"The Author, it must be remembered, writes from his own standpoint!"
My personal "Interpretive" Lens!

Do You Have A Question?

If you have a question not covered in this blog feel free to send it to me at my email address, i.e. "snow" dot here "covered" dot here "bamboo" AT symbol here "gmail" dot here "com"

"One thing has always been true: That book ... or ... that person who can give me an idea or a new slant on an old idea is my friend." - Louis L'Amour


"Ideally, your self-defense will never get physical. Avoiding the situation and running or talking you way out - either of these is a higher order of strategy than winning a physical battle." - Wise Words of Rory Miller, Facing Violence: Chapter 7: after, subparagraph 7.1:medical

"Read not to contradict and confute; nor to believe and take for granted; nor to find talk and discourse; but to weigh and consider..." - Francis Bacon

Warning, Caveat and Note: The postings on this blog are my interpretation of readings, studies and experiences therefore errors and omissions are mine and mine alone. The content surrounding the extracts of books, see bibliography on this blog site, are also mine and mine alone therefore errors and omissions are also mine and mine alone and therefore why I highly recommended one read, study, research and fact find the material for clarity. My effort here is self-clarity toward a fuller understanding of the subject matter. See the bibliography for information on the books.


Note: I will endevor to provide a bibliography and italicize any direct quotes from the materials I use for this blog. If there are mistakes, errors, and/or omissions, I take full responsibility for them as they are mine and mine alone. If you find any mistakes, errors, and/or omissions please comment and let me know along with the correct information and/or sources.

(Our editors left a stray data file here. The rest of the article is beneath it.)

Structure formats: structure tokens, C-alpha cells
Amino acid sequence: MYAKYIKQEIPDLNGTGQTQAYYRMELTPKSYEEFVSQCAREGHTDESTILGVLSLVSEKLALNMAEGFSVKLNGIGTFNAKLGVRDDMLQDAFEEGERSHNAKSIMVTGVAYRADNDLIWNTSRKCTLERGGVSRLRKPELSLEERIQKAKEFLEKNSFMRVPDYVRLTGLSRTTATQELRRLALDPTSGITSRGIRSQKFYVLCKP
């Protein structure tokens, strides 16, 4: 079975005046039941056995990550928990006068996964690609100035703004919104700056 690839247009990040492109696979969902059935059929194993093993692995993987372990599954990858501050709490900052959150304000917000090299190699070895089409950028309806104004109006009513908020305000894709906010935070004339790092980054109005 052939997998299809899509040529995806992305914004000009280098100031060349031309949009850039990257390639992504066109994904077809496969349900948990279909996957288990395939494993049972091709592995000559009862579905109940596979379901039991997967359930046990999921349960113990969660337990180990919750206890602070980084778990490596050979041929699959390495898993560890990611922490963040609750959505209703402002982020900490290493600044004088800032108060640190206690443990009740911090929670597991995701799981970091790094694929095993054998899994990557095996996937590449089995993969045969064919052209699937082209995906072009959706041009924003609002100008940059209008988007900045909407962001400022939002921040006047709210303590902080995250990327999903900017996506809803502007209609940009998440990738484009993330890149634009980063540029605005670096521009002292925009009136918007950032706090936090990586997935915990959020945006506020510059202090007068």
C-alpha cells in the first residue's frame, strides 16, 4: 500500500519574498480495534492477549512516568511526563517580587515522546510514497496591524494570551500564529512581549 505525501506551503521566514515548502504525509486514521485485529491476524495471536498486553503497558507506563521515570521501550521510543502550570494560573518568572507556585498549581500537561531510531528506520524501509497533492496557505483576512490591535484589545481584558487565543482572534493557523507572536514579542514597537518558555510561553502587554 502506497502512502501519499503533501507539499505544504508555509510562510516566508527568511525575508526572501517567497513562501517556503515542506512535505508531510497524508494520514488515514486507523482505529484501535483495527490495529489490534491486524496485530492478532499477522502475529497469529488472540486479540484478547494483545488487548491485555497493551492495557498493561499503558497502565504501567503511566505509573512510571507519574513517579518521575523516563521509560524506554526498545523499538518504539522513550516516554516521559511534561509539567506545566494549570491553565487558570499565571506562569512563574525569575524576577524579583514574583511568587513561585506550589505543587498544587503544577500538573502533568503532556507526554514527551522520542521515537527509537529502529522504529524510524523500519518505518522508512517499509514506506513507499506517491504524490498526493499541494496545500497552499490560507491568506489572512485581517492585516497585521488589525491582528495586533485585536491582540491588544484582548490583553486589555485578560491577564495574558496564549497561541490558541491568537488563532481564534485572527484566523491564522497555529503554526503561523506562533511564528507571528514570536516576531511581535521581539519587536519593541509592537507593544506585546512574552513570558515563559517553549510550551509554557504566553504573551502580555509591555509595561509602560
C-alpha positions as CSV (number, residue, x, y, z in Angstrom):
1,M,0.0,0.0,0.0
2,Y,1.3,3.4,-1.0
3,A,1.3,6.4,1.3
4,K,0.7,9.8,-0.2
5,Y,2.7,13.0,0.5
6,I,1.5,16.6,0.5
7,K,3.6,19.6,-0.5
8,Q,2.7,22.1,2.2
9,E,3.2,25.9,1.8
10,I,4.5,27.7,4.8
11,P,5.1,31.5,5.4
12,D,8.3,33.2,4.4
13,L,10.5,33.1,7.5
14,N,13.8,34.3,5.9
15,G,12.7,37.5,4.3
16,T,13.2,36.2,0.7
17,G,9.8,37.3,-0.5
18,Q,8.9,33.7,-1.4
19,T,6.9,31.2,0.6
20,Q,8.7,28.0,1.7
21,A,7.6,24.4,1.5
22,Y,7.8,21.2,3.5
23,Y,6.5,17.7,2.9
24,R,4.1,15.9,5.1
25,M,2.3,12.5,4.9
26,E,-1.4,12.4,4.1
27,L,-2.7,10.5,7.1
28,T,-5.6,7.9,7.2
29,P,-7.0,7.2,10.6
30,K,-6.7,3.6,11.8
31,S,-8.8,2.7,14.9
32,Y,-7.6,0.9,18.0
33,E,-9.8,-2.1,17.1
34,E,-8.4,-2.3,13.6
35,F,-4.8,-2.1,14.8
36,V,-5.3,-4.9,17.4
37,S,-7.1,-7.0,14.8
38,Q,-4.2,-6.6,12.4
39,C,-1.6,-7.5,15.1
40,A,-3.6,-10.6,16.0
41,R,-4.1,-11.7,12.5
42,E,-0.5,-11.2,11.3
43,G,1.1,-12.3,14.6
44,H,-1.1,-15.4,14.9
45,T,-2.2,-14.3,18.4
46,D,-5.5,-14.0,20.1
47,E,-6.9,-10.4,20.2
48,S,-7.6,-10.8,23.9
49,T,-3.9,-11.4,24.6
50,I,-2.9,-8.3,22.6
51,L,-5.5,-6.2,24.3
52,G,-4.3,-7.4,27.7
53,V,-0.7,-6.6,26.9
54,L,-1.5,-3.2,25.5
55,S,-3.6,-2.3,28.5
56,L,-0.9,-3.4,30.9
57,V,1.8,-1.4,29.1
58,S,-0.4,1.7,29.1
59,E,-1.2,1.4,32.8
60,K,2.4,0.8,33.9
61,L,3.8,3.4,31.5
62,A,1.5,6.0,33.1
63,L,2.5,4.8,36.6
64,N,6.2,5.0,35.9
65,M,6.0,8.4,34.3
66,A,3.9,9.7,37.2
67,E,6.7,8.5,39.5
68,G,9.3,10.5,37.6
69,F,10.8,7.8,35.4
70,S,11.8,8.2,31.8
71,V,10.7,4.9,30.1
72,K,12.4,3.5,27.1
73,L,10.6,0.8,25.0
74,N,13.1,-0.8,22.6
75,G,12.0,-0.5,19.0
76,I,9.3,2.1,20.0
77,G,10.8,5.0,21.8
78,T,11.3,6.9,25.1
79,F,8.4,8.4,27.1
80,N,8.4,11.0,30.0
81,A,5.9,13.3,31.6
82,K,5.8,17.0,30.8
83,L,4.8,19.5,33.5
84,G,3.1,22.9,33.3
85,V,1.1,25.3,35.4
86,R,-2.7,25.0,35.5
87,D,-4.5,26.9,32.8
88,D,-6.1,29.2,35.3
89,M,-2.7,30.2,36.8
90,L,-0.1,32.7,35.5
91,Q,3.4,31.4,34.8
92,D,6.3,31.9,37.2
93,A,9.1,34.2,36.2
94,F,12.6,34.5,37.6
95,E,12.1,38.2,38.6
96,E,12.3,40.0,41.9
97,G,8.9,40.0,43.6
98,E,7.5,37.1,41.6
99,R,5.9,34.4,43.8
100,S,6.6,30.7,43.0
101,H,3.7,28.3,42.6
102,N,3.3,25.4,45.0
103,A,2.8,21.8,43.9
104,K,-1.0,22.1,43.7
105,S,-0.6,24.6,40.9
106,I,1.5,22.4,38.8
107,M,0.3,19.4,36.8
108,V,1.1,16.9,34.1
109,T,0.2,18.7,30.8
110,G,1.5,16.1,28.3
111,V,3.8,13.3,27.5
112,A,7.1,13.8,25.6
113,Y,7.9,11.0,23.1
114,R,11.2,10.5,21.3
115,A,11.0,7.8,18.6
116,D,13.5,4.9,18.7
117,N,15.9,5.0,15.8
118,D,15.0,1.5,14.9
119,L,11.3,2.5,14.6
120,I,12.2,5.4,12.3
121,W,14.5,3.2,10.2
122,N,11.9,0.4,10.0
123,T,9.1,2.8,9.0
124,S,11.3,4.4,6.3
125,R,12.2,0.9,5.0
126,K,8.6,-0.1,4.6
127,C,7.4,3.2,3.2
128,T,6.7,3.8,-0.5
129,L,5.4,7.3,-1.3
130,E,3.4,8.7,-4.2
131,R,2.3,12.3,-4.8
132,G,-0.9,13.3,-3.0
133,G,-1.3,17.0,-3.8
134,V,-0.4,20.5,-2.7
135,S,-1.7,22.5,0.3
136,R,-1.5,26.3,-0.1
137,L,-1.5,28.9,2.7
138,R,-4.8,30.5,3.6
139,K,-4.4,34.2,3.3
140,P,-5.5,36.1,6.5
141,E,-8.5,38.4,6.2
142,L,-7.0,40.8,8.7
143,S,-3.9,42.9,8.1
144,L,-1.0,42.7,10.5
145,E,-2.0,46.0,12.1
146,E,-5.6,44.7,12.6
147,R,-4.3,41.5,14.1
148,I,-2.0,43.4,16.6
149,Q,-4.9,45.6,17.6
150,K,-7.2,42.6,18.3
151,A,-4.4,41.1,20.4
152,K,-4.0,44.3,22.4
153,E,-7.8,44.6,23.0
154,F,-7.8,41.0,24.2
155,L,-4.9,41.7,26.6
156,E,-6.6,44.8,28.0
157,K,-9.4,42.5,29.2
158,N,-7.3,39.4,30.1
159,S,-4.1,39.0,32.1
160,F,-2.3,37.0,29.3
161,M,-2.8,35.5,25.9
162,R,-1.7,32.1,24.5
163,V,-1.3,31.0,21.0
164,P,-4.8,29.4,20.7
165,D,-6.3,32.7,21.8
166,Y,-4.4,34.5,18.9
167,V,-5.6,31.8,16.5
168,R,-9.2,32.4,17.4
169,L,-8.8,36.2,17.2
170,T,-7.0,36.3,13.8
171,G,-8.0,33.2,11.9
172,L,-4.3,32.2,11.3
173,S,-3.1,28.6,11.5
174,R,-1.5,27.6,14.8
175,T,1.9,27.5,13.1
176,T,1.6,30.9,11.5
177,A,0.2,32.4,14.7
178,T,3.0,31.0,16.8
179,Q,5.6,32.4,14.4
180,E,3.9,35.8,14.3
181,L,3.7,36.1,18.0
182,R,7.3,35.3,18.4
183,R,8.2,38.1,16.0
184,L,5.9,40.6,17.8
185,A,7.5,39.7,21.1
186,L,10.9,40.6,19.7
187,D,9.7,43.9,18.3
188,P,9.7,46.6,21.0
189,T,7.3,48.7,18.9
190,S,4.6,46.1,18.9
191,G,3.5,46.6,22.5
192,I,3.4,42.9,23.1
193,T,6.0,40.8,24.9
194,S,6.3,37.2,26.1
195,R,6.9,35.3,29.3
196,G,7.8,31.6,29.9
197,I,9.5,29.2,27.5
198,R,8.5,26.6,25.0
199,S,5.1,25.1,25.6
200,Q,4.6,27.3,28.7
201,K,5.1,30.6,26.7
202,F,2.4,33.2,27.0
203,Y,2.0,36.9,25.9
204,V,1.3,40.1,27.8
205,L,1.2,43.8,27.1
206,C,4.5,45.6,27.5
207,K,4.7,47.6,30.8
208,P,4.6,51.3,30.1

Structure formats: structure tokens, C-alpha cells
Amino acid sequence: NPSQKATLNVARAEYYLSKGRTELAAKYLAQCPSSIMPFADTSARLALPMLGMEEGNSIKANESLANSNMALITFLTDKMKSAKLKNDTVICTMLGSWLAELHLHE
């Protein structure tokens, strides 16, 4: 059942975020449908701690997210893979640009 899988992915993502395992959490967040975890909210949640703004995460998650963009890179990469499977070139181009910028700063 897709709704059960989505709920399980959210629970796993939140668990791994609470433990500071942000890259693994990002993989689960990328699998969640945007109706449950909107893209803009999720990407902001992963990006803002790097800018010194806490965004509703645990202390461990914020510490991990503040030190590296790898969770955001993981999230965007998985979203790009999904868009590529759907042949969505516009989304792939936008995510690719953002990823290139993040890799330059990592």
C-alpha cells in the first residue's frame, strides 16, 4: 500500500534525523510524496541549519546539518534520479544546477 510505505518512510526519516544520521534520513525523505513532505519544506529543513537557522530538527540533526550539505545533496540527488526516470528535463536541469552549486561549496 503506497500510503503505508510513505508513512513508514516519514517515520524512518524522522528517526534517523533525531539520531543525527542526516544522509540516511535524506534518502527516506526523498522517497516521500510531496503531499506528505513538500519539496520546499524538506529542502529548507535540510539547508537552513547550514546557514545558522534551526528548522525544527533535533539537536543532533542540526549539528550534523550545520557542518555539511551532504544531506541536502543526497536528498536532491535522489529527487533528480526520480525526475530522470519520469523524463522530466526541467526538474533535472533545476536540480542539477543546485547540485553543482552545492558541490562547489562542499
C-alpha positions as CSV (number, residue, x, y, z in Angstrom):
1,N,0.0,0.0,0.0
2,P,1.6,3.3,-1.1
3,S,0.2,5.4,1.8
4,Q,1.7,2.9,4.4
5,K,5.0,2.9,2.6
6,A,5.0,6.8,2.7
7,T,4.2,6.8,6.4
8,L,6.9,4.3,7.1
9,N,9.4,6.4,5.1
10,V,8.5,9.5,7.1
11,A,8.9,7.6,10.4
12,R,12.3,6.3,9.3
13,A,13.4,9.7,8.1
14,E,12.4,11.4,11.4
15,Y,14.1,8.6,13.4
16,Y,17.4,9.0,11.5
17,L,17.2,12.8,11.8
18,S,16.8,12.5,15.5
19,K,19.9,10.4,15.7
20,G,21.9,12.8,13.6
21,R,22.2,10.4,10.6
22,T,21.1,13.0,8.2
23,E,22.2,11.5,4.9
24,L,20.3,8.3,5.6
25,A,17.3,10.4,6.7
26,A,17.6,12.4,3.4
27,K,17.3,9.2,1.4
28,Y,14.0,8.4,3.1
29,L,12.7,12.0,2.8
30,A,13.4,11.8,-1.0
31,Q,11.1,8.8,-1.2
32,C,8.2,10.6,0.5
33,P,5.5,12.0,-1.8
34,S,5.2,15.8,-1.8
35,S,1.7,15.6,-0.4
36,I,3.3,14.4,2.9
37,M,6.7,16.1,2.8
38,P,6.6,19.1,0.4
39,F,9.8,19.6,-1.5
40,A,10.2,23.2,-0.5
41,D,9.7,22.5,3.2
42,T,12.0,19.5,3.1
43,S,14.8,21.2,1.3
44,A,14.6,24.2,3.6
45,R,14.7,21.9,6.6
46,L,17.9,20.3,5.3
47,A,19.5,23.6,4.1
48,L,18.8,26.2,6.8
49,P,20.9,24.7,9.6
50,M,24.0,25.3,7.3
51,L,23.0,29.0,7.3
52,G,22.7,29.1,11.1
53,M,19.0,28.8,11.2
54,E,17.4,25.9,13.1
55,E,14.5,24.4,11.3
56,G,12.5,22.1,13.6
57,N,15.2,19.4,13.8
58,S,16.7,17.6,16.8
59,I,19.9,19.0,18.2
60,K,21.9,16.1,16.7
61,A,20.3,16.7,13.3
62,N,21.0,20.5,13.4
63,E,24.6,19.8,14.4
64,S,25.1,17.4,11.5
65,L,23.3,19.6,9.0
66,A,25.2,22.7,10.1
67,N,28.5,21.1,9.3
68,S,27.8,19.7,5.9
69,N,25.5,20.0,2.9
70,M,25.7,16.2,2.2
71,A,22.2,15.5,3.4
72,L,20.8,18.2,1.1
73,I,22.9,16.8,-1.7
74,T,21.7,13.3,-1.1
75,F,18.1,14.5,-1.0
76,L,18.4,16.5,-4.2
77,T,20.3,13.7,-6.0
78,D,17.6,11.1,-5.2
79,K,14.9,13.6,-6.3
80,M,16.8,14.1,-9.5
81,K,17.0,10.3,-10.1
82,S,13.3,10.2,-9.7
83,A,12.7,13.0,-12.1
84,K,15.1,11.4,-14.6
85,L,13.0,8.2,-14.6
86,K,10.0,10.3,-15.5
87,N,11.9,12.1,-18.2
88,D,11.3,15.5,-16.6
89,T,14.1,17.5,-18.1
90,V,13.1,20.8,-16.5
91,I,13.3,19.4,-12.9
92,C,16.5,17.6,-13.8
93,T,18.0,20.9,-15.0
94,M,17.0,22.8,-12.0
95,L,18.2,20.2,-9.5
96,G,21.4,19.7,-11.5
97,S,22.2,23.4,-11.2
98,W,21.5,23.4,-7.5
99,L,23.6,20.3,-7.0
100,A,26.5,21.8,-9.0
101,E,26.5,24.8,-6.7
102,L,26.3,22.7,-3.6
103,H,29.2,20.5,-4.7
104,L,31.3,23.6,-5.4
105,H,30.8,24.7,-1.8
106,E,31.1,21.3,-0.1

Reader's of this Blog

What Is A Black Belt?

Caveat: This article is mine and mine alone. I the author of this article assure you, the reader, that any of the opinions expressed here are my own and are a result of the way in which my meandering mind interprets a particular situation and/or concept. The views expressed here are solely those of the author in his private capacity and do not in any way represent the views of other martial arts and/or conflict/violence professionals or authors of source materials. It should be quite obvious that the sources I used herein have not approved, endorsed, embraced, friended, liked, tweeted or authorized this article. (Everything I think and write is true, within the limits of my knowledge and understanding. Oh, and just because I wrote it and just because it sounds reasonable and just because it makes sense, does not mean it is true.) 

Please make note that this article/post is my personal analysis of the subject and the information used was chosen or picked by me. It is not an analysis piece because it lacks complete and comprehensive research, it was not adequately and completely investigated and it is not balanced, i.e., it is my personal view without the views of others including subject experts, etc. Look at this as “Infotainment rather then expert research.” This is an opinion/editorial article/post meant to persuade the reader to think, decide and accept or reject my premise. It is an attempt to cause change or reinforce attitudes, beliefs and values as they apply to martial arts and/or self-defense. It is merely a commentary on the subject in the particular article presented.

This question has plagued the martial arts and discipline community for darn near a hundred years. Folks assume that it has certain meaning and that one who wears one has certain abilities  but are they accepted standards and practices that govern that and do all those who wear a black belt actually meet or exceed those requirements? This, and a bit more, is what the post is about. It is an attempt to answer the many questions and have surrounded and clouded the meaning and usefulness of the coveted black belt.

What is a black belt, a question that comes in many flavors like 31 Ice Creams. Lets start with a literal answer.